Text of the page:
"When swim team season started, we would watch Harrison and think, 'Oh my goodness, will he make it across the pool?' He looked like he was drowning," Madison recalled endearingly. "But he always showed up and tried really hard. Just about every year, he would get the Most Improved trophy."
Harrison tells a gentler story:
"I couldn't swim very well, but she was like the star," he explained. "We were never great friends or anything at that time, but we always had a ton of mutual friends and knew each other through that."
For the love of the game & the girl
What started as acquaintances gradually developed into a strong friendship that held up long-distance through college at Notre Dame and Tennessee for Harrison and Madison, respectively.
Harrison garnered plenty of attention during his time with the Fighting Irish, and it surprised no one when he was nabbed in the first round of the 2012 NFL Draft. Minnesota had found a starting safety, and it didn't take long for Harrison to recognize the Vikings were the perfect fit for him.
He noted the Vikings "approach to the game" over the years under the Wilf family ownership group.
"There's a lot of tough people here, people who care. You want to be a good player for other people, not only yourself," Harrison said. "There's a level of selfishness you have to have to be a good professional athlete. But beyond that, what you can do for others to make the team better, that's something I noticed right when I got here – the teammates I had, the coaches, the front office, you have to take care of business and be selfish in that regard, but it benefits everyone else. And I really bought into that."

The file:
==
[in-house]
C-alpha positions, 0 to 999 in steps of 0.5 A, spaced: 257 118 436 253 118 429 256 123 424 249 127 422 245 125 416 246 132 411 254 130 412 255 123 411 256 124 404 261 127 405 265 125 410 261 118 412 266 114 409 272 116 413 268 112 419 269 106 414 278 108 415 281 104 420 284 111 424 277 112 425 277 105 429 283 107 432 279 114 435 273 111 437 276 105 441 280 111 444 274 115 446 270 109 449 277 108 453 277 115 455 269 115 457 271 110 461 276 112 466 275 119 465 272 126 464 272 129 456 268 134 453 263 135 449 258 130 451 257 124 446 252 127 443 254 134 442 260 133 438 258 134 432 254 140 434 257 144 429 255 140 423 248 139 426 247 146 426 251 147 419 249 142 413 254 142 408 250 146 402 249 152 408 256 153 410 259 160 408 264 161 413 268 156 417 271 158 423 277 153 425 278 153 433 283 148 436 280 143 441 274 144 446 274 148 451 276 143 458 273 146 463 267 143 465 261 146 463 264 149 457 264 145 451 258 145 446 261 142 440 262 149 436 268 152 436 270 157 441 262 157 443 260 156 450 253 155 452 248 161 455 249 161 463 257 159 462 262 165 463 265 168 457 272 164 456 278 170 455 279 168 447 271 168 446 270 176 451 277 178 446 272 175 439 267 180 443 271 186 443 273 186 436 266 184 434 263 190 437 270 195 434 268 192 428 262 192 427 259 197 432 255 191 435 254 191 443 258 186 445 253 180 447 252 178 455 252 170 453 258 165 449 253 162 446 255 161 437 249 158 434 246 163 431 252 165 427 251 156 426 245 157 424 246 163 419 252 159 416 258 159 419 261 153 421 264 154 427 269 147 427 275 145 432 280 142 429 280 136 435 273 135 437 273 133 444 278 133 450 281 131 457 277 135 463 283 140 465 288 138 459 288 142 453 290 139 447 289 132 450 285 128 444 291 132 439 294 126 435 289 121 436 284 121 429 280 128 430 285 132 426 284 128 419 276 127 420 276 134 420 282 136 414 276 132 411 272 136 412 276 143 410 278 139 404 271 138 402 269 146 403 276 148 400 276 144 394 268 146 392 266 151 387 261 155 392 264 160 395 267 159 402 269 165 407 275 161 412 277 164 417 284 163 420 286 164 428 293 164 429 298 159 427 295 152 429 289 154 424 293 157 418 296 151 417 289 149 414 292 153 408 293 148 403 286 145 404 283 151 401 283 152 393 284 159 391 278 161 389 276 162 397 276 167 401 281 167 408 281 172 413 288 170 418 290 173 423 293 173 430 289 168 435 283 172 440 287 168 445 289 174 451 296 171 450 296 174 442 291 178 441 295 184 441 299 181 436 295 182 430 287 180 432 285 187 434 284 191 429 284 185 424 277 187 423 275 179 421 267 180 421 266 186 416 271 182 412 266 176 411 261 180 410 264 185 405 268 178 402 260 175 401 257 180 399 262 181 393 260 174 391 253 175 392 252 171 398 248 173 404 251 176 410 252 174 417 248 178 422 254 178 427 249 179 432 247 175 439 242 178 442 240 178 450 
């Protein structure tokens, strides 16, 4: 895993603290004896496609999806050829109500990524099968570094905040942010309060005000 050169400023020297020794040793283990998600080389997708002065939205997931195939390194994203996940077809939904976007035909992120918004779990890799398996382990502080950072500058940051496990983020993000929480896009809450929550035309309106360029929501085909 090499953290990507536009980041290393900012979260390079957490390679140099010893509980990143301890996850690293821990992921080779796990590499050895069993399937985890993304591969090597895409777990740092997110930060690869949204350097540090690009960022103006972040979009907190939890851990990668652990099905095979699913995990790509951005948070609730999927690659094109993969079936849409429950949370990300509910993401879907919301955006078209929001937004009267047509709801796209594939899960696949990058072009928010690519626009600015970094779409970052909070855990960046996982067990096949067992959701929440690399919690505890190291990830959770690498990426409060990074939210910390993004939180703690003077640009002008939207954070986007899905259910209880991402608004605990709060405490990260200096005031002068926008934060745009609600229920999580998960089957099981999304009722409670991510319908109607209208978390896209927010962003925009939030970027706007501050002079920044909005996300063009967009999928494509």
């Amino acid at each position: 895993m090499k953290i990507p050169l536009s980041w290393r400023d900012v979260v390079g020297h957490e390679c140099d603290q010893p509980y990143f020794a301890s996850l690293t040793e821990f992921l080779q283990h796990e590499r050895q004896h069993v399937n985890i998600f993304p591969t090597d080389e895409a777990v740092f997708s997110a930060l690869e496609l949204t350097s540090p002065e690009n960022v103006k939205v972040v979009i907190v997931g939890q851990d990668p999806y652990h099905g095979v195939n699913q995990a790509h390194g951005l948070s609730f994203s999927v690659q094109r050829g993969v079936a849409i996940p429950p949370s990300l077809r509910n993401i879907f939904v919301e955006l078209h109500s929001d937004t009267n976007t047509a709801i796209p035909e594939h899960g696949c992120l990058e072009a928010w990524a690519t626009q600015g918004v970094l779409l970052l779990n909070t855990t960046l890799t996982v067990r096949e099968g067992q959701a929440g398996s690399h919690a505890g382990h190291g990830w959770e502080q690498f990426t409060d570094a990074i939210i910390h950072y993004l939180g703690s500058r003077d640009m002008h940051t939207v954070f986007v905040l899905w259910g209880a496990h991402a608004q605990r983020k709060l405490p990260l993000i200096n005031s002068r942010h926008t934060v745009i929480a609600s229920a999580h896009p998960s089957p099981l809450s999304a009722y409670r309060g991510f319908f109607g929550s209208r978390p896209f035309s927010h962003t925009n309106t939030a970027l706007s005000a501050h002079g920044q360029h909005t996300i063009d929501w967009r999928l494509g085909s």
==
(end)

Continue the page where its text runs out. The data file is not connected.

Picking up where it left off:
Ten years in, that sentiment holds.
Recently, Harrison has seen players leave Minnesota and then return – among them were Andrew Sendejo in 2019 and Everson Griffen, Stephen Weatherly, Sheldon Richardson and Mackensie Alexander this year – in even greater appreciation of the organization.
"Even guys [who are new], they always comment on how good of an organization it is, how good of a locker room it is," Harrison added. "Everyone in the building is here to try to be successful, to try to win. I can't compare because I haven't been anywhere else, but every new guy who's come here has said that, and every guy who's returned has said that."
In his first 10 NFL games, Harrison recorded 32 tackles, seven tackles for loss, a fumble recovery and even his first interception, which he returned for a touchdown against the Cardinals.
The Vikings bye that season fell on Week 11, just before Thanksgiving, and Harrison returned home to Knoxville to visit family, friends and Madison, whom he'd begun to see as more than the "mean girl" in swim class.
The guy took the girl out for sushi, and that first date set their story in motion.
Just like he came to realize he wanted to spend his whole career in Minnesota – "I think it happens over time; there's no one specific instant" – Harrison grew to know that Madison would be his forever teammate.
The couple dated for years – through the ups and downs of life, and of football seasons.
Harrison earned five consecutive Pro Bowl nods (2015-19) and an All-Pro designation. He weathered the heartache of a 2015 Wild Card loss to Seattle and rode the roller-coaster of 2017 that included the elation of the Minneapolis Miracle followed immediately by falling in the NFC Championship Game.
One of the hallmarks of their relationship, Harrison said, is the way he and Madison challenge each other to be their best selves and also support each other in every endeavor.